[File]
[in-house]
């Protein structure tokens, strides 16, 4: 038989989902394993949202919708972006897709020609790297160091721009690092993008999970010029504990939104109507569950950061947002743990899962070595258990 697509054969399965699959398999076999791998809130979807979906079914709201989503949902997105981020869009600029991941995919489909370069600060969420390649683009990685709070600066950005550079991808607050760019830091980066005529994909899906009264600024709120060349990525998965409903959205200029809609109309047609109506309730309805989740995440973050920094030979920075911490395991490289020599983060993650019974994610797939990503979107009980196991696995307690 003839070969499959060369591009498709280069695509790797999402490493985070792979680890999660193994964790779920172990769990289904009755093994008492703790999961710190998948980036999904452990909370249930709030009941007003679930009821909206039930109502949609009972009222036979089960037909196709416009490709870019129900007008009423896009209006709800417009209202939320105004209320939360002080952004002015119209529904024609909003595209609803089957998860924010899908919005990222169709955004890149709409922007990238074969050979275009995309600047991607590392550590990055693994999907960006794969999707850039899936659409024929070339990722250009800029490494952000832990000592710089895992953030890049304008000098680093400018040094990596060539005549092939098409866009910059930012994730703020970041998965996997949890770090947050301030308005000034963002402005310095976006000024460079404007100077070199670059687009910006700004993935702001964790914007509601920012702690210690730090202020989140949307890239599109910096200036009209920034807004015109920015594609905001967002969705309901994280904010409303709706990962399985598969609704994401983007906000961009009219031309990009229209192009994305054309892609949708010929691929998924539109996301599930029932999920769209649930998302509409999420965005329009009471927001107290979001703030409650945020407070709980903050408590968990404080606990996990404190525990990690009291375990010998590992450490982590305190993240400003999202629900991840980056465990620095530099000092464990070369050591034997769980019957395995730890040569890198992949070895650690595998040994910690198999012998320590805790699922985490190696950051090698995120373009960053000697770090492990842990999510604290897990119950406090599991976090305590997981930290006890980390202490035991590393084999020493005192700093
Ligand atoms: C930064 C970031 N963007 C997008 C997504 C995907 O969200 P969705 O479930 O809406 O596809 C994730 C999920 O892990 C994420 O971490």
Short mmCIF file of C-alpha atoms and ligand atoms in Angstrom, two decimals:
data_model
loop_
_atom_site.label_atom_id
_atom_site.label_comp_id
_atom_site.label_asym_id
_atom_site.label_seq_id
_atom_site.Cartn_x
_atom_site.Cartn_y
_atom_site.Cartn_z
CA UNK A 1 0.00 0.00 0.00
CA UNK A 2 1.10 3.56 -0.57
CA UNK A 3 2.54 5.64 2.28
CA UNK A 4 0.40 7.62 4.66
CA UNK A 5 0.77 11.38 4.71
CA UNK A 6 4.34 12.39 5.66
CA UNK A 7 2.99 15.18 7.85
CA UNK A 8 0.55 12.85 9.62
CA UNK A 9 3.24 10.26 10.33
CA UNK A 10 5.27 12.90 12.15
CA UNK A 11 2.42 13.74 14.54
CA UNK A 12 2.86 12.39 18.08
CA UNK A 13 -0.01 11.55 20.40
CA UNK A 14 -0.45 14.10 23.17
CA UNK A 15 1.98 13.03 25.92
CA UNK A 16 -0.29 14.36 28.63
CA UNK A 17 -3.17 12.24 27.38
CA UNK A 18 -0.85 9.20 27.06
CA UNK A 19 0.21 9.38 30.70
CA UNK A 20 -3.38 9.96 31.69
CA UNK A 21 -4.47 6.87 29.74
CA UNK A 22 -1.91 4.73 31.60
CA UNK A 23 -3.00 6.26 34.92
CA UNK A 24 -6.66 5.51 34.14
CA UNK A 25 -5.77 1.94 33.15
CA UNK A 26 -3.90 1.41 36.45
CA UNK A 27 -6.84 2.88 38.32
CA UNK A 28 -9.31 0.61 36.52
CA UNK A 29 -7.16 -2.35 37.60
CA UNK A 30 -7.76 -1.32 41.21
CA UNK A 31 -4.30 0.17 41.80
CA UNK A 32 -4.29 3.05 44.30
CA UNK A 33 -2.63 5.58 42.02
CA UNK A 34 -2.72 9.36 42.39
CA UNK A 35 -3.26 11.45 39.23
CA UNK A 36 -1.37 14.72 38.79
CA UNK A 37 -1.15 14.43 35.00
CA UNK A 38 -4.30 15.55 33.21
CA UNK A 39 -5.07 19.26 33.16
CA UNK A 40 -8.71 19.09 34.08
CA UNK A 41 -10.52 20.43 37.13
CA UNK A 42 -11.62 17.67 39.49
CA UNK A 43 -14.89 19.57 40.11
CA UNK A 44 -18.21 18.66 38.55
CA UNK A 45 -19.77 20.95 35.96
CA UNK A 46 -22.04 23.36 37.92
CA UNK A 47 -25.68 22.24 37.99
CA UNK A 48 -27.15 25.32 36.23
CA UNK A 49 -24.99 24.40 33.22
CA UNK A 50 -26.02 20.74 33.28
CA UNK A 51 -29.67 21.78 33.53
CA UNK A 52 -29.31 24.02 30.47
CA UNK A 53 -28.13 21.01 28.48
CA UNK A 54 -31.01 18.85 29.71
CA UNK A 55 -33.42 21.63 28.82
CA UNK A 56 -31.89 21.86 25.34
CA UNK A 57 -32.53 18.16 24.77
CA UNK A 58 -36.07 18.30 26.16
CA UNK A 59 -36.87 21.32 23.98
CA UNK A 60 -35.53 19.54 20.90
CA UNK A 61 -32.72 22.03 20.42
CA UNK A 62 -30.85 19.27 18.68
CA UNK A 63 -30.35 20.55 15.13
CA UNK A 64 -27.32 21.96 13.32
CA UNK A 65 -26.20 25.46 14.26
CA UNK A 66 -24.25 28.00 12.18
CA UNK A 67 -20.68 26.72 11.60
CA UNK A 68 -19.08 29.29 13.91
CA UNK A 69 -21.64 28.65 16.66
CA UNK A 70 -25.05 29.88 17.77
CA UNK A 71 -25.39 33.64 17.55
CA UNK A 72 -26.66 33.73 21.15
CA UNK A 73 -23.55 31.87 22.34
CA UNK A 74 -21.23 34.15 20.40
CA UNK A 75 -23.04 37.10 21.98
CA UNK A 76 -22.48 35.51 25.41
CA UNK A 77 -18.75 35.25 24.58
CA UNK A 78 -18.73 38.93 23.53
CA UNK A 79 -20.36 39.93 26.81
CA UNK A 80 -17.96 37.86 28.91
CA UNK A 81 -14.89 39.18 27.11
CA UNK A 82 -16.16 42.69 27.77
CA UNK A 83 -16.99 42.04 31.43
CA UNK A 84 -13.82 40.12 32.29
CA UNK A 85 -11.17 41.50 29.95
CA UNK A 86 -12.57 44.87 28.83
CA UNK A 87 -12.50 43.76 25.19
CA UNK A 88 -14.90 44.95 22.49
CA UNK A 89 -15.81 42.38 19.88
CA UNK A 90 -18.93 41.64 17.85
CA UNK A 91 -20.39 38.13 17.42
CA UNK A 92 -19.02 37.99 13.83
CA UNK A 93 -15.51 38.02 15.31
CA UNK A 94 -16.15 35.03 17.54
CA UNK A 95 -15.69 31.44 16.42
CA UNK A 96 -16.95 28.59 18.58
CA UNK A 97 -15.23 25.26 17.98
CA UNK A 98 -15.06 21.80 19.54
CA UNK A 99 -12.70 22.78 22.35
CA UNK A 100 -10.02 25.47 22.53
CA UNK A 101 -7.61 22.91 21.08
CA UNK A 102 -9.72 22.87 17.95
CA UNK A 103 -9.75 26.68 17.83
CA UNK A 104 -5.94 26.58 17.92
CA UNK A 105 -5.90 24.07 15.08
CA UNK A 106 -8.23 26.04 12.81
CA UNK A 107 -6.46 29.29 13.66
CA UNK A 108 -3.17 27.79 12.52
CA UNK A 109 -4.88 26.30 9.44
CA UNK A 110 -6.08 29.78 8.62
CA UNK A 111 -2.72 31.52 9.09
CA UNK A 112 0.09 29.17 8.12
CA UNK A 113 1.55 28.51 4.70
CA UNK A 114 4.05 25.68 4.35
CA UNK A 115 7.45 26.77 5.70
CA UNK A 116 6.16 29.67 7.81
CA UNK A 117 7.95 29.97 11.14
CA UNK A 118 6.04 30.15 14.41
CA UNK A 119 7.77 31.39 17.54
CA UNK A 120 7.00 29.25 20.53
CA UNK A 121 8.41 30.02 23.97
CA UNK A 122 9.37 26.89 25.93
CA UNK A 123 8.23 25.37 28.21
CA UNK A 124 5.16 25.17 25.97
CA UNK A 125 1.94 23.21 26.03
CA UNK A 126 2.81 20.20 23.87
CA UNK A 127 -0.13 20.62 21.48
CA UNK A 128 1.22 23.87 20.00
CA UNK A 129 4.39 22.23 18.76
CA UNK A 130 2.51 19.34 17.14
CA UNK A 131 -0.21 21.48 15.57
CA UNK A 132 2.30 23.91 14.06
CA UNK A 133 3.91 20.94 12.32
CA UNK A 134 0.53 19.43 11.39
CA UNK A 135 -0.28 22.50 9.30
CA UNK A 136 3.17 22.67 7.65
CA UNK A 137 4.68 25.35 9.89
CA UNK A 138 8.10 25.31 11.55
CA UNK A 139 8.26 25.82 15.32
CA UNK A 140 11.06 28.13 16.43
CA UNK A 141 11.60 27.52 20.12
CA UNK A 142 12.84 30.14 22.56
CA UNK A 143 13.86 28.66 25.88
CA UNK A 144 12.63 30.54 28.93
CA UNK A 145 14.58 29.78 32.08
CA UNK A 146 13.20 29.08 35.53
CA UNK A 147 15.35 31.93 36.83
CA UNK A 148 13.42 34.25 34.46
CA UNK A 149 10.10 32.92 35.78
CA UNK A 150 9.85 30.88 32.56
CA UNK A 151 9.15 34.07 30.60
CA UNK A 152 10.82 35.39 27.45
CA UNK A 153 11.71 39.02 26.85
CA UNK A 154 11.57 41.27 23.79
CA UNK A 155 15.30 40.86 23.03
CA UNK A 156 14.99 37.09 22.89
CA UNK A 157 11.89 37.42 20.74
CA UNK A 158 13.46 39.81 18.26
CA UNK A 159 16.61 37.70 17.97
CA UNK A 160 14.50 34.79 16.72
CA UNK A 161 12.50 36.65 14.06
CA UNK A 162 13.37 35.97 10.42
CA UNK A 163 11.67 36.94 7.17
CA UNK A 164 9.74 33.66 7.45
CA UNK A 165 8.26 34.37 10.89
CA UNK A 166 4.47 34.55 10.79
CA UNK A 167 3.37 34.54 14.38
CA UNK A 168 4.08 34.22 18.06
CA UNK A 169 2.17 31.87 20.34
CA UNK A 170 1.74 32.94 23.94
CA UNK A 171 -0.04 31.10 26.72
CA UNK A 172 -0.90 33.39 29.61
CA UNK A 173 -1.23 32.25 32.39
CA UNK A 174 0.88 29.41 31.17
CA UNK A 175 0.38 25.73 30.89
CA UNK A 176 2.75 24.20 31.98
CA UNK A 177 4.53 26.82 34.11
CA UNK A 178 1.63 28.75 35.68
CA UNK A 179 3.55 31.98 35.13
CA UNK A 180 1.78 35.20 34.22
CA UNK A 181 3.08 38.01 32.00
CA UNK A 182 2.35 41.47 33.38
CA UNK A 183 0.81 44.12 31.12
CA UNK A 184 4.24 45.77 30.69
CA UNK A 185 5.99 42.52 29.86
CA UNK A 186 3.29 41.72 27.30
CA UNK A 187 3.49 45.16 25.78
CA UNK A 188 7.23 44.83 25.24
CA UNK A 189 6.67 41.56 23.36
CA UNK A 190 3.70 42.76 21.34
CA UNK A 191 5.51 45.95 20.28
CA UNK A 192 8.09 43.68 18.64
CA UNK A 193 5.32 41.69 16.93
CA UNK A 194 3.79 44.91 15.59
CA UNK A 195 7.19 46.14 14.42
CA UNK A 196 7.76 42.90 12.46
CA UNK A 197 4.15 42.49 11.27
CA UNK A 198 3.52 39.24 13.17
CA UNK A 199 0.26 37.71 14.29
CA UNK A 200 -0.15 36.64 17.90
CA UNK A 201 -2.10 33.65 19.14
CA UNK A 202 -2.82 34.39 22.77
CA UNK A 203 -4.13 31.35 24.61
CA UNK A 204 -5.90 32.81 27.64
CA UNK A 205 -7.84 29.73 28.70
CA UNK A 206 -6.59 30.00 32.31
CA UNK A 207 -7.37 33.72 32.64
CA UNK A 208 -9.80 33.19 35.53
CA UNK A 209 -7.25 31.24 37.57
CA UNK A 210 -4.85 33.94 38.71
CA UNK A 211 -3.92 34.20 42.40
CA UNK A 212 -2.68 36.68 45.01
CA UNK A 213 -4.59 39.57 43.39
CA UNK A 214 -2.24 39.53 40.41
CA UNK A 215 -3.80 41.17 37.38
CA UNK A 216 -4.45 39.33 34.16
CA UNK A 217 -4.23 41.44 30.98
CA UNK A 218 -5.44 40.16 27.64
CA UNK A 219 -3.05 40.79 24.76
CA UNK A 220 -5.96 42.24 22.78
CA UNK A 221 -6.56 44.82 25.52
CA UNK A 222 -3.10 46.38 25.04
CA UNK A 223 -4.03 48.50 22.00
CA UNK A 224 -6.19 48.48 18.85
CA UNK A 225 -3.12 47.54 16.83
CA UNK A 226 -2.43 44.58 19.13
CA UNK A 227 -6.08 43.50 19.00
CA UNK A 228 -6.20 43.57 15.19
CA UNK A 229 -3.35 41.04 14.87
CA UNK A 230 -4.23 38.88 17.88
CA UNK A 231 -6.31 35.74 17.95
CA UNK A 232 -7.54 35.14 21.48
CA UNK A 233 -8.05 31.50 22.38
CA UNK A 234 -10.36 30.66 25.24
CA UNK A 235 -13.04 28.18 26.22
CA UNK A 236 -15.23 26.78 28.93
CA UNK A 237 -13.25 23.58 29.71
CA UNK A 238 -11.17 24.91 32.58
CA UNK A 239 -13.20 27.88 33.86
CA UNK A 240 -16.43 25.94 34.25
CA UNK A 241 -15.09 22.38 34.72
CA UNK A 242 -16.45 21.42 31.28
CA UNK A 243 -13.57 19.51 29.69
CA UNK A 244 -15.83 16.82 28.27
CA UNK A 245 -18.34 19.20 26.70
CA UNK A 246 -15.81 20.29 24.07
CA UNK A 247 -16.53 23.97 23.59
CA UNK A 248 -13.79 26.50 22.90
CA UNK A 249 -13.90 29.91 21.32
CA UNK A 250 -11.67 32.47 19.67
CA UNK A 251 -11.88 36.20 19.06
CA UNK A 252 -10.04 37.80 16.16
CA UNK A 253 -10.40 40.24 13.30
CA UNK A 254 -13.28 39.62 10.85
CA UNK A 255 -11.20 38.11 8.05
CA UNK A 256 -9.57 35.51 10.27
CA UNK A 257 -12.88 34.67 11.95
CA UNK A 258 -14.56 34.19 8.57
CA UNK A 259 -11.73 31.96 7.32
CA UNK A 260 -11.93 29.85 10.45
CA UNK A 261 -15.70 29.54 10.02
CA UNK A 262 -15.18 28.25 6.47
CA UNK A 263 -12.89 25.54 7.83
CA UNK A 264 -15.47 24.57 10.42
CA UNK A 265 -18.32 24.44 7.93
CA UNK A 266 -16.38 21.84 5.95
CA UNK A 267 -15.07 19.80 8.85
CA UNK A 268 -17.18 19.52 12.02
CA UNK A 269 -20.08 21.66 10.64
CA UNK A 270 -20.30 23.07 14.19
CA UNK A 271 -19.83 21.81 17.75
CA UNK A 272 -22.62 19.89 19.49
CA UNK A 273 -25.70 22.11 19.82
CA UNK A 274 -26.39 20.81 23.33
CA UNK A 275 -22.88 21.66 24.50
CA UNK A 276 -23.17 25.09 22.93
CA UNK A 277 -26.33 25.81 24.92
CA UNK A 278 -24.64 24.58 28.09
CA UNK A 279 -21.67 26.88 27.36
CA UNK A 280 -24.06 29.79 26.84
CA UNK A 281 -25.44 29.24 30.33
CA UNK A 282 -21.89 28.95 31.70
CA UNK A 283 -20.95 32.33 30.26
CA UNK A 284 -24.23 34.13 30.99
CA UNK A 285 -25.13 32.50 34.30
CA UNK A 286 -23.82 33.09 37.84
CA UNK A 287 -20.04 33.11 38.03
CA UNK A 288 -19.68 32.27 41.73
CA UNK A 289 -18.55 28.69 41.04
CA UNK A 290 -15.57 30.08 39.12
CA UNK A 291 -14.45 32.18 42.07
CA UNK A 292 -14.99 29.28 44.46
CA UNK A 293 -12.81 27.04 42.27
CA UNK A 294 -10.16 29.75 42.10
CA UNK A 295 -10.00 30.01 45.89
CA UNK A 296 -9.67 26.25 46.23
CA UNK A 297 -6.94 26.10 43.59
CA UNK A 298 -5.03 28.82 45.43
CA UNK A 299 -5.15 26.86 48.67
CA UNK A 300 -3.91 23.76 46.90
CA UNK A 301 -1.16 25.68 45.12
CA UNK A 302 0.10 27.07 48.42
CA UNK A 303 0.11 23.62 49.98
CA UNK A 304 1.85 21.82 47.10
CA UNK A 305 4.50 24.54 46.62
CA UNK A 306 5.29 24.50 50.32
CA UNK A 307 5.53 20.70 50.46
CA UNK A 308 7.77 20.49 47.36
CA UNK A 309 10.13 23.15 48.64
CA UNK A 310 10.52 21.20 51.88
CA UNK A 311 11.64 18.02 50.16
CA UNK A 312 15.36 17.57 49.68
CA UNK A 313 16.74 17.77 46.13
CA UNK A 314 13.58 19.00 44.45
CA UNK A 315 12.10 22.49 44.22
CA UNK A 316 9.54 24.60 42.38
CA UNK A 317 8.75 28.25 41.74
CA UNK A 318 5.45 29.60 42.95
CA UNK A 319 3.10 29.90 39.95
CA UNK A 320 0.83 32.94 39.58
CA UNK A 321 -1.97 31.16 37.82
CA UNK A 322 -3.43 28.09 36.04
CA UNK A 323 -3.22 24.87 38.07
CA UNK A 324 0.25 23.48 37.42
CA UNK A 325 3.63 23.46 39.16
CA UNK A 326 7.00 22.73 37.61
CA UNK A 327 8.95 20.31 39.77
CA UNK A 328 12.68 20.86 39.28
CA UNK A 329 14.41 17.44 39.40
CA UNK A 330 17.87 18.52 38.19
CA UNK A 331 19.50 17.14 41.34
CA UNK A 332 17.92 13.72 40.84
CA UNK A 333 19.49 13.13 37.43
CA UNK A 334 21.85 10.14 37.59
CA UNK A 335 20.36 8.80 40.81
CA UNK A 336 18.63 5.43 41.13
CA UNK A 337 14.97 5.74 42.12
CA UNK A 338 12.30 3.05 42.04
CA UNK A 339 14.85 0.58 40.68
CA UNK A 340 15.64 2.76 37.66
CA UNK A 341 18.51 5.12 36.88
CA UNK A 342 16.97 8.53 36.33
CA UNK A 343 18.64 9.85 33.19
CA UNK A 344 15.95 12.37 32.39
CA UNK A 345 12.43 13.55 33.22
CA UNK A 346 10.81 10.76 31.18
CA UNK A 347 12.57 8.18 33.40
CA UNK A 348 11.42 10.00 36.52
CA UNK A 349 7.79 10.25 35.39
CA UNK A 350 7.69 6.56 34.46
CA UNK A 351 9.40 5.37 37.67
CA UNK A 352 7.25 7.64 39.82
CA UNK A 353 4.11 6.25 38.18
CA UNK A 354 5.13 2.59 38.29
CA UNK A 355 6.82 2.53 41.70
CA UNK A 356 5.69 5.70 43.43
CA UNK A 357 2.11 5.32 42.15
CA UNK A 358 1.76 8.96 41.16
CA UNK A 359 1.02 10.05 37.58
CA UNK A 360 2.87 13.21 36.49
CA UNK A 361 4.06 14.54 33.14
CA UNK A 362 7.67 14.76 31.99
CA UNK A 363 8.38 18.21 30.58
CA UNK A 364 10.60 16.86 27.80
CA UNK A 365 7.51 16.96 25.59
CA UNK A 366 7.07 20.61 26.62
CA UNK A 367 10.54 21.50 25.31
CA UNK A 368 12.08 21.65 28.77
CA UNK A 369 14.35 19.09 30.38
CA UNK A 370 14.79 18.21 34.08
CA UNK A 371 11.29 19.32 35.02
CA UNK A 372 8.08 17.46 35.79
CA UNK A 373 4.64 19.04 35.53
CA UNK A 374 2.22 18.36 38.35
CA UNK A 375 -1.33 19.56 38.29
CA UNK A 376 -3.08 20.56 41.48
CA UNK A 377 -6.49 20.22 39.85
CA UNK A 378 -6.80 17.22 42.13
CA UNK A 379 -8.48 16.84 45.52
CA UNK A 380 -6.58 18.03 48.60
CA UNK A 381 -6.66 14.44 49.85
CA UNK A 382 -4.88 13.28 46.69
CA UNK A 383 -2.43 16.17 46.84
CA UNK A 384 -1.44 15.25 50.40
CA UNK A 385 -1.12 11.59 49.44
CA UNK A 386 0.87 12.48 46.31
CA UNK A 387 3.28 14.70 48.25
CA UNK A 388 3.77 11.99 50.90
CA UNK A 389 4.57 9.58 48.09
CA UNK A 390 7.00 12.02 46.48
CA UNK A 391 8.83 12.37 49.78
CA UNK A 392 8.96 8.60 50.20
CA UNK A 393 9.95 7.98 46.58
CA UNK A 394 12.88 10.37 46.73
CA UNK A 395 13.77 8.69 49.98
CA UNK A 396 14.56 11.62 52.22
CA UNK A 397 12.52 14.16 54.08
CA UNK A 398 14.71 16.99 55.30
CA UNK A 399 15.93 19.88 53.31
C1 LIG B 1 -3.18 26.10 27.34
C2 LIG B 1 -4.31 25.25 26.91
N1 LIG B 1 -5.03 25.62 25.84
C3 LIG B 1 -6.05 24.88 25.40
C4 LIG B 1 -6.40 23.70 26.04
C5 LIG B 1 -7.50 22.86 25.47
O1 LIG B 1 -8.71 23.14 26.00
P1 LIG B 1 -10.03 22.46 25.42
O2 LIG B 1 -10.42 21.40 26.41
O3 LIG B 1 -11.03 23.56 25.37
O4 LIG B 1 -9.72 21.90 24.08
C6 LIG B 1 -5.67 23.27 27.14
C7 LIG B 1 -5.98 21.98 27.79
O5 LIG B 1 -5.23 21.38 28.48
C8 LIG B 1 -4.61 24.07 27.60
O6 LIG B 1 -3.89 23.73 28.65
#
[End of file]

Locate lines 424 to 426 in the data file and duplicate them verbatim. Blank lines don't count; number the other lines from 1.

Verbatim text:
C6 LIG B 1 -5.67 23.27 27.14
C7 LIG B 1 -5.98 21.98 27.79
O5 LIG B 1 -5.23 21.38 28.48